So it's over seven months now since Tom's first implant was switched on and six months since his language was first assessed using the 'Preschool Language Scales-3' (the UK version - the link points to an explanation of the US original).
The idea is that a child's understanding and use of spoken language is evaluated and then compared to a scale derived from a large sample of children aged from birth to just under seven with typical hearing. The results produced give an 'age equivalent' score, comparing Tom to the sample group, for both Auditory Comprehension (does he understand what has been said to him) and Expressive Communication (the quality of the language he uses).
So... how's he doing? Well he's scoring right in the average range for children of his age with typical hearing (and you'll understand why I emphasise that a second time). His 'Age Equivalence Score' puts him at 2 years 7 months; he's actually 2 years 6 months - our boy's ahead! (all dependent on standard deviations and confidence limits of course - I did listen in Stats class).
Proud? You bet. I'm not going to tire of expressing just how marvellous these implants are and what they have done for Tom's life. Charles Arthur, tacking a similar course at more or less the same speed, would hasten to agree. In his latest entry he talks about baby3's remarkable progress with his Advanced Bionics implant after being born profoundly deaf. Interestingly, he's also ruminating on the pursuit of bilaterals - a pathway fraught with no small amount of tension but, ultimately, great rewards.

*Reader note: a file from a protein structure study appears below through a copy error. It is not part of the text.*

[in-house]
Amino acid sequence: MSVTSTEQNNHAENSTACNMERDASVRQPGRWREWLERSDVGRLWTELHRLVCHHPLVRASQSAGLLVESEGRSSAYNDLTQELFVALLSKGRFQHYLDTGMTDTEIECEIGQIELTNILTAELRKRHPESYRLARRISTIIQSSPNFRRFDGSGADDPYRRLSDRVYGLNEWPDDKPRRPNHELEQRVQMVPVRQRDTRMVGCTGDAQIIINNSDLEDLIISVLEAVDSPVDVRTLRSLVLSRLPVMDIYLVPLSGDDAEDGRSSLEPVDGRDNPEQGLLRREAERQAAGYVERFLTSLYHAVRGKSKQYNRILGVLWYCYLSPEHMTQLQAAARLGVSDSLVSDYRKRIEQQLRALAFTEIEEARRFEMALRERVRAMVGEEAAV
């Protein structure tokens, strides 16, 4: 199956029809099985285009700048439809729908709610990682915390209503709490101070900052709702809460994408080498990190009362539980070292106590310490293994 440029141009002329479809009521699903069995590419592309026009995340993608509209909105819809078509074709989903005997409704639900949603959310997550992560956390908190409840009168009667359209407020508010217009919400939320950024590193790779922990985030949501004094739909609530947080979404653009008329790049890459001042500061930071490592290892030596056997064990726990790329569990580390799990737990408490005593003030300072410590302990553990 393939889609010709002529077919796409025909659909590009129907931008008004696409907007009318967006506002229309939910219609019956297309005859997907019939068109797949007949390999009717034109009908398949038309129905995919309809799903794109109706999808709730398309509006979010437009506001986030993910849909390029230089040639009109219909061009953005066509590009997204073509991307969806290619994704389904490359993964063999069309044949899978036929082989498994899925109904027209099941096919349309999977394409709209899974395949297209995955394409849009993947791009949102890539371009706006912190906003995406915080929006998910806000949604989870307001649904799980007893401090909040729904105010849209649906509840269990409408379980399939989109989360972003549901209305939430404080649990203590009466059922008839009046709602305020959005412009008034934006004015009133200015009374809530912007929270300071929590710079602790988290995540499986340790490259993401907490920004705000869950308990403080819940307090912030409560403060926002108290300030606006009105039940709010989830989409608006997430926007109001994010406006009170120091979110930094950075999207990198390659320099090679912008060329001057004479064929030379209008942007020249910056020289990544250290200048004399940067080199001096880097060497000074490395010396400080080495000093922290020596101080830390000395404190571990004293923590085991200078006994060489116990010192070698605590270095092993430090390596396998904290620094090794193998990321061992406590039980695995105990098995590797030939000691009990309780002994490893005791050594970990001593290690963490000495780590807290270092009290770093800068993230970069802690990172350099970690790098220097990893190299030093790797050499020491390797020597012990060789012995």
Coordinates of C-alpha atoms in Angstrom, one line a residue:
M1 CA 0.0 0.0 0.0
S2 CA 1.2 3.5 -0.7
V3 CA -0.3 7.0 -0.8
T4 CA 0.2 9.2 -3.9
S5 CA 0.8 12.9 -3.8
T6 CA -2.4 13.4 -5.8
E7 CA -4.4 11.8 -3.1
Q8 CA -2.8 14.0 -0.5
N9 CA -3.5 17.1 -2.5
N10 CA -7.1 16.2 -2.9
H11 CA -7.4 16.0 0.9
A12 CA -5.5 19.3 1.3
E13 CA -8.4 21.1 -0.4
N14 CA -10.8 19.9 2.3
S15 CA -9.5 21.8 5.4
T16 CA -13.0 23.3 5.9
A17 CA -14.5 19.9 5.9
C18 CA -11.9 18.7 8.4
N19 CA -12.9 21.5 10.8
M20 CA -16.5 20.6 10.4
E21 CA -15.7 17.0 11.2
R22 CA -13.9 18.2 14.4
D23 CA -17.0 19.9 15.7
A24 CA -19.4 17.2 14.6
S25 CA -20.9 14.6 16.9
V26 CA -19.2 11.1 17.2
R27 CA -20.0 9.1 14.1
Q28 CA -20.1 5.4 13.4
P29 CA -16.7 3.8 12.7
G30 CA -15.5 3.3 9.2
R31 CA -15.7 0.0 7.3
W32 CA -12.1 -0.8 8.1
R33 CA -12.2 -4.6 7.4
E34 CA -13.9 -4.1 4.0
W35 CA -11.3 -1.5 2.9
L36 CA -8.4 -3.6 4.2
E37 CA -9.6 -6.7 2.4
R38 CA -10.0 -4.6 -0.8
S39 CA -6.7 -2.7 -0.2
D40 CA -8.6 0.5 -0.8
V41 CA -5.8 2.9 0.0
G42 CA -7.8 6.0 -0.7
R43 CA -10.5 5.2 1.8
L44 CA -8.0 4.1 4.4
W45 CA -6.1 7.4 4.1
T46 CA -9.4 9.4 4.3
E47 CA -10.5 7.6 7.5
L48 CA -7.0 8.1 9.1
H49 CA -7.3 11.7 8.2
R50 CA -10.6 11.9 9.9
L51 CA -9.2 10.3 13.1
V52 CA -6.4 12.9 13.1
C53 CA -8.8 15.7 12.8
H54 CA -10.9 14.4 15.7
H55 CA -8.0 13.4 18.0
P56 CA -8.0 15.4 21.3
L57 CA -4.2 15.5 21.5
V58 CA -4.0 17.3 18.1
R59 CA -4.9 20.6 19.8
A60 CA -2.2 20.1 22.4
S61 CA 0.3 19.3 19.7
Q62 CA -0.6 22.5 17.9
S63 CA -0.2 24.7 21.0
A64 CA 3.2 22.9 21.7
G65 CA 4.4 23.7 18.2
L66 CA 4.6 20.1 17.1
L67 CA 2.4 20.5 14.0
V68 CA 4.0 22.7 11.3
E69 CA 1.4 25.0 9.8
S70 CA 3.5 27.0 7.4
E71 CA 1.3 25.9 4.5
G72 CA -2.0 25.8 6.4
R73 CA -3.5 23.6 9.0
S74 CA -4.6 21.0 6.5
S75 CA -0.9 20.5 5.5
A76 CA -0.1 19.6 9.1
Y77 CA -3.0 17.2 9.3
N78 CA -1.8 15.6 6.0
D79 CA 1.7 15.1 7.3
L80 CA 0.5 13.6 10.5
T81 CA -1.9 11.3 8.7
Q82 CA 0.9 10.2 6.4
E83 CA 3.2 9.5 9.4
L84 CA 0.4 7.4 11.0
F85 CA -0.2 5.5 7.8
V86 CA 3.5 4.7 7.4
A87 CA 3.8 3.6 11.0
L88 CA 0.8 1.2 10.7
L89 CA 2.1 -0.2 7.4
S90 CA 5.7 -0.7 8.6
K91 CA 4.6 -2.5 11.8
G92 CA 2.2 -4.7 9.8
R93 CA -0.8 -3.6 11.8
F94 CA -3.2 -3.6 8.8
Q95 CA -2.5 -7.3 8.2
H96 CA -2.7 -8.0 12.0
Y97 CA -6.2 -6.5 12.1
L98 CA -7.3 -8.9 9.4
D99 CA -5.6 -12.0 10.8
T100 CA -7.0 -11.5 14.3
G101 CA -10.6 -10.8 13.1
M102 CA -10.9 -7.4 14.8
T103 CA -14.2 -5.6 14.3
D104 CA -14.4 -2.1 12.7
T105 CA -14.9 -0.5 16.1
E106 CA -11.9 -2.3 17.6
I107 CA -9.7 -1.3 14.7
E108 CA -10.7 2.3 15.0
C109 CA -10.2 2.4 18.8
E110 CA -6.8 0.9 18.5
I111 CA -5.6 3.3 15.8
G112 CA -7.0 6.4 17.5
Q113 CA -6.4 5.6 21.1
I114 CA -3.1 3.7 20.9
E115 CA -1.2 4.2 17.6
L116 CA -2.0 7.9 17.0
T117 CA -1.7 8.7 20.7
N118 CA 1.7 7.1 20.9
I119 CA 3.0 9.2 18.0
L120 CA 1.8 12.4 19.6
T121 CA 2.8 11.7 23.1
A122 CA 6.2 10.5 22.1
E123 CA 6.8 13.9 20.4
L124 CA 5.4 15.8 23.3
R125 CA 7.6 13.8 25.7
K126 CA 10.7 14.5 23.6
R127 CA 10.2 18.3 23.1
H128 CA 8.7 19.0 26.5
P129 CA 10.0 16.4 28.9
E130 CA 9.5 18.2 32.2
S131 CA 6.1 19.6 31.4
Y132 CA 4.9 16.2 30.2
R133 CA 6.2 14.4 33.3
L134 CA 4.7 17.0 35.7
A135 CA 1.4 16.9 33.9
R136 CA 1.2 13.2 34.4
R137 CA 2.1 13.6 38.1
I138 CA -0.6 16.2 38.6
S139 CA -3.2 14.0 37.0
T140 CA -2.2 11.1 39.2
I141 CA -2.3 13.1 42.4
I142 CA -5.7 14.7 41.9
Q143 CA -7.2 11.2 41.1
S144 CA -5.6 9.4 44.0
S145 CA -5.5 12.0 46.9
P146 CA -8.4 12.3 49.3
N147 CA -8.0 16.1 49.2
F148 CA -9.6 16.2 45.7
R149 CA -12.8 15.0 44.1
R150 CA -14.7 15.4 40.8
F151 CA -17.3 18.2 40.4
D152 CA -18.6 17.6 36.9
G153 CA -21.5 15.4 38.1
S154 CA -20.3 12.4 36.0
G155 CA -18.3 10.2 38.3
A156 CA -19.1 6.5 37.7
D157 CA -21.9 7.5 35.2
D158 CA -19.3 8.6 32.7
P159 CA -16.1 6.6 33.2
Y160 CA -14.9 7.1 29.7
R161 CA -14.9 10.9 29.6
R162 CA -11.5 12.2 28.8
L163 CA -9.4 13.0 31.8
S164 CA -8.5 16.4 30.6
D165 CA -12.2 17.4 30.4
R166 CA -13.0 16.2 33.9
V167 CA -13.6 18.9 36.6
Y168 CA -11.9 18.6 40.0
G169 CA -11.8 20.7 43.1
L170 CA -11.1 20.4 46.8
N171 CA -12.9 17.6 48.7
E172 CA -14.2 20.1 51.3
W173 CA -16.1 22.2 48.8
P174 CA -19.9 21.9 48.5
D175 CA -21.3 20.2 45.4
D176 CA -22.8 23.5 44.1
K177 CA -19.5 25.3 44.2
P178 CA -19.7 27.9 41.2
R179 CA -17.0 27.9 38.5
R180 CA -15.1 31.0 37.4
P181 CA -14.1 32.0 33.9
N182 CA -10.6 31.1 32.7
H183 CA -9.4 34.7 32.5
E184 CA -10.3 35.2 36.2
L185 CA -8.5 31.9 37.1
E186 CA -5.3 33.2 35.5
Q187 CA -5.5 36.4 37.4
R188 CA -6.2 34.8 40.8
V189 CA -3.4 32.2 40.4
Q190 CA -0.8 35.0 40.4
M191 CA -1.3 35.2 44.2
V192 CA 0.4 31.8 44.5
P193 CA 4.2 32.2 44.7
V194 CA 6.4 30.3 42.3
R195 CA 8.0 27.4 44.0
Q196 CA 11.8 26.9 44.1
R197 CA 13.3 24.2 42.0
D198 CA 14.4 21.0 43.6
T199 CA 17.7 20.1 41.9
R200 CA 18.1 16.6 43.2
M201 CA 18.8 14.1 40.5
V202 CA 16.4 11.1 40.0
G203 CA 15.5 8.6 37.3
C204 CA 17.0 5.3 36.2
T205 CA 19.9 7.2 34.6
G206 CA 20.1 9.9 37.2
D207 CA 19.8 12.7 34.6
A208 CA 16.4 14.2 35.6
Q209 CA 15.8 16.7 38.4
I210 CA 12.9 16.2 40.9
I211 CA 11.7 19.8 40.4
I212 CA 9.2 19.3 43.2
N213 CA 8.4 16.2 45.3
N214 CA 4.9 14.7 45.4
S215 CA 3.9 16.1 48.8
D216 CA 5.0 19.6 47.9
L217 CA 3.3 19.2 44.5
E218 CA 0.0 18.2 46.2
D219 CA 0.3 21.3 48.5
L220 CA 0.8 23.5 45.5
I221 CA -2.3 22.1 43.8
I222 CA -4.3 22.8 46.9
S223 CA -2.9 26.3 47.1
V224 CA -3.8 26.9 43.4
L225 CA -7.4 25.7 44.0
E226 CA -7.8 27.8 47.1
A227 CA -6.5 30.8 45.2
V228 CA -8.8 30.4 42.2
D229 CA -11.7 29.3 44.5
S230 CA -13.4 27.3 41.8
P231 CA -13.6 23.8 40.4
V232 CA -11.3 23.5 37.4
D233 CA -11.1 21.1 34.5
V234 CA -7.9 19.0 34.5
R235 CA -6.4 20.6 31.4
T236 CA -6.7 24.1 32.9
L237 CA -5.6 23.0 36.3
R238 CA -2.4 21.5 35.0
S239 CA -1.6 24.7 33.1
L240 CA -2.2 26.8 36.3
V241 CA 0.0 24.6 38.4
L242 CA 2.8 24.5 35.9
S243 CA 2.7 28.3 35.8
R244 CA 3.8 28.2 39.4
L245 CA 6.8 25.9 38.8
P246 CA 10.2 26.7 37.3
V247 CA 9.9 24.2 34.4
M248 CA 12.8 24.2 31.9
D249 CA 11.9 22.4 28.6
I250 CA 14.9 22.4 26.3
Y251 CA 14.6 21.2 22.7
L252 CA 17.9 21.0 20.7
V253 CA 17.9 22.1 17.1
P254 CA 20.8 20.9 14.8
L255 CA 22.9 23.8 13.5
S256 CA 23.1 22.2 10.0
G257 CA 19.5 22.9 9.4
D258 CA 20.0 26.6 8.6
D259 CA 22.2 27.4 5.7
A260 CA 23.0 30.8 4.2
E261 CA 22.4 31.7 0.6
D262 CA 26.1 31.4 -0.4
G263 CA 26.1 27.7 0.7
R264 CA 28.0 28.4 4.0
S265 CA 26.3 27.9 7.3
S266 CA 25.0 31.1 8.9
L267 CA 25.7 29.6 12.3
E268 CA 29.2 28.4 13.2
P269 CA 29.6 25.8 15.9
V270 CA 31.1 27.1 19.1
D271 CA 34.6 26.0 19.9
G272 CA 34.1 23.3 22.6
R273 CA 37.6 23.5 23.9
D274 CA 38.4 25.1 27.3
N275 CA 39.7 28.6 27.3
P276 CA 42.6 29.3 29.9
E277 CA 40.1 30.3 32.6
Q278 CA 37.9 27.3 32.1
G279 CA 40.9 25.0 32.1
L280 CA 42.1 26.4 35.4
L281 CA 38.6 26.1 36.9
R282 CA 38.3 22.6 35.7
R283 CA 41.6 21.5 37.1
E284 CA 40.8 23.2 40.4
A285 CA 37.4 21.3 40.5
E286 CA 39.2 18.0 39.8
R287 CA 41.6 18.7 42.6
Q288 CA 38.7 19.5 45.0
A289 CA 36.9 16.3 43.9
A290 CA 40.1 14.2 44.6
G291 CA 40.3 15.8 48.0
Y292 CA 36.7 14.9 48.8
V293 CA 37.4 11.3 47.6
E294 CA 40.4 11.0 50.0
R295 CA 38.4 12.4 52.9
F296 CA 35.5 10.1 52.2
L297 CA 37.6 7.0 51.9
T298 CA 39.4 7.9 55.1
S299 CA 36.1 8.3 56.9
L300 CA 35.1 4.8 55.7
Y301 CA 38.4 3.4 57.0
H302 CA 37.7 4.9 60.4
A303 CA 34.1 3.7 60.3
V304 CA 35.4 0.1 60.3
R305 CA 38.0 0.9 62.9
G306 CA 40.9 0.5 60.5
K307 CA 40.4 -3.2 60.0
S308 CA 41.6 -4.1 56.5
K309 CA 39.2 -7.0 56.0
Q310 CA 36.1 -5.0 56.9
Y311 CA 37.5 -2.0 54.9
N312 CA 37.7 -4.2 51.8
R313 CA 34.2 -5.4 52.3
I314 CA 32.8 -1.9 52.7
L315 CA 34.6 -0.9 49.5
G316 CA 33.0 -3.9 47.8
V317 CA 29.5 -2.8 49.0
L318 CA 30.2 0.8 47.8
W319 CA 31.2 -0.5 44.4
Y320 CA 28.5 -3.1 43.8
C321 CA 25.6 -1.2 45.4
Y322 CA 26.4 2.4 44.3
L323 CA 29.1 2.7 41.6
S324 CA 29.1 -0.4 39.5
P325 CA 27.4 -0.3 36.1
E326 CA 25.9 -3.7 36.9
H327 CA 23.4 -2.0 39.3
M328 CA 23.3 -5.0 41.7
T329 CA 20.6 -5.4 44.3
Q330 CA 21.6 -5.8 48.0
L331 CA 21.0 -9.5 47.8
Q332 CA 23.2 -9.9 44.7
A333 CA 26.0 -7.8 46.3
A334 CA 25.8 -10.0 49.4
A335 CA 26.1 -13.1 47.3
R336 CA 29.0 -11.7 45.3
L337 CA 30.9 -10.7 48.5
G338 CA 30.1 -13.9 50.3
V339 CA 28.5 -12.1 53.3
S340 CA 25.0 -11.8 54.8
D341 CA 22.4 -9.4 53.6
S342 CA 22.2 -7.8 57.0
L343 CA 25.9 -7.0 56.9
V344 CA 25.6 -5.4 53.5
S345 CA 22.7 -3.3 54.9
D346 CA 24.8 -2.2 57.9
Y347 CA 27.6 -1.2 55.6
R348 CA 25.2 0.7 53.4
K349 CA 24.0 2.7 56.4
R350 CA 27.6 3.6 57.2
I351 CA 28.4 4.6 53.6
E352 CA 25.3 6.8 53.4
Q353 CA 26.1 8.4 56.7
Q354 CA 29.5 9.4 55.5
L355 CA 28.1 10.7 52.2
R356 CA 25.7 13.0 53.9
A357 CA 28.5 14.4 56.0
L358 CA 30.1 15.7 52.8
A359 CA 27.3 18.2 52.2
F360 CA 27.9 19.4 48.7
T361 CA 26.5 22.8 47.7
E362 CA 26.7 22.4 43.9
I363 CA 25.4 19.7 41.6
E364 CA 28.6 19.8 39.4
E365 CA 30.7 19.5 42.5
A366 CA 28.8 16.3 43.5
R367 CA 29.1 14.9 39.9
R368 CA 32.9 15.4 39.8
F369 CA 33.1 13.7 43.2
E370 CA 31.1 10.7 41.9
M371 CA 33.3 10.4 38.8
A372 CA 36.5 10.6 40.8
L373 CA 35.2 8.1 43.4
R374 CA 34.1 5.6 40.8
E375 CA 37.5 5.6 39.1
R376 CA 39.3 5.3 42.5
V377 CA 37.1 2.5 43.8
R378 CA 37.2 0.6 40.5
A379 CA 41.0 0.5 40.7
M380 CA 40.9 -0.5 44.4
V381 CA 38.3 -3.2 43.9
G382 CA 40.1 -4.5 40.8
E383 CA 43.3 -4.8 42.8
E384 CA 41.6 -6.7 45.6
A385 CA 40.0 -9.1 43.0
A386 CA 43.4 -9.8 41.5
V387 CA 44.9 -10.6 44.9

Its impossible to compare the progress of kids with implants against each other in any meaningful way; different start points, different aetiologies and so many different language experiences post-operatively. This is, of course, why it is tricky to quantify the benefits of bilateral implantation for any given individual - there are just too many factors having an impact on language development - and why any attempt to measure what added benefits Tom's second implant have had over the first is on shaky scientific ground. We're confident it has but the counter-argument goes, he was 'lucky' enough to have had hearing for 20 months before meningitis and was implanted very shortly afterwards. What portion of his success is due to these factors rather than the second implant?
There is no meaningful way of comparing the period with one implant with the bilateral state, not at the age he is. We just see the benefits every day - the way he picks up language almost incidentally, his ever-improving localisation - the 'normalisation' that has occurred. All the considered arguments that appear in scientific publications (and that I described during a bit of a week last July) are being borne out. But then, we had to pay to find that out.
Which is where the PCTs, with their ever-present cash shortages and demands to save money, come in. I wonder which way yours will jump should you ask them, Charles?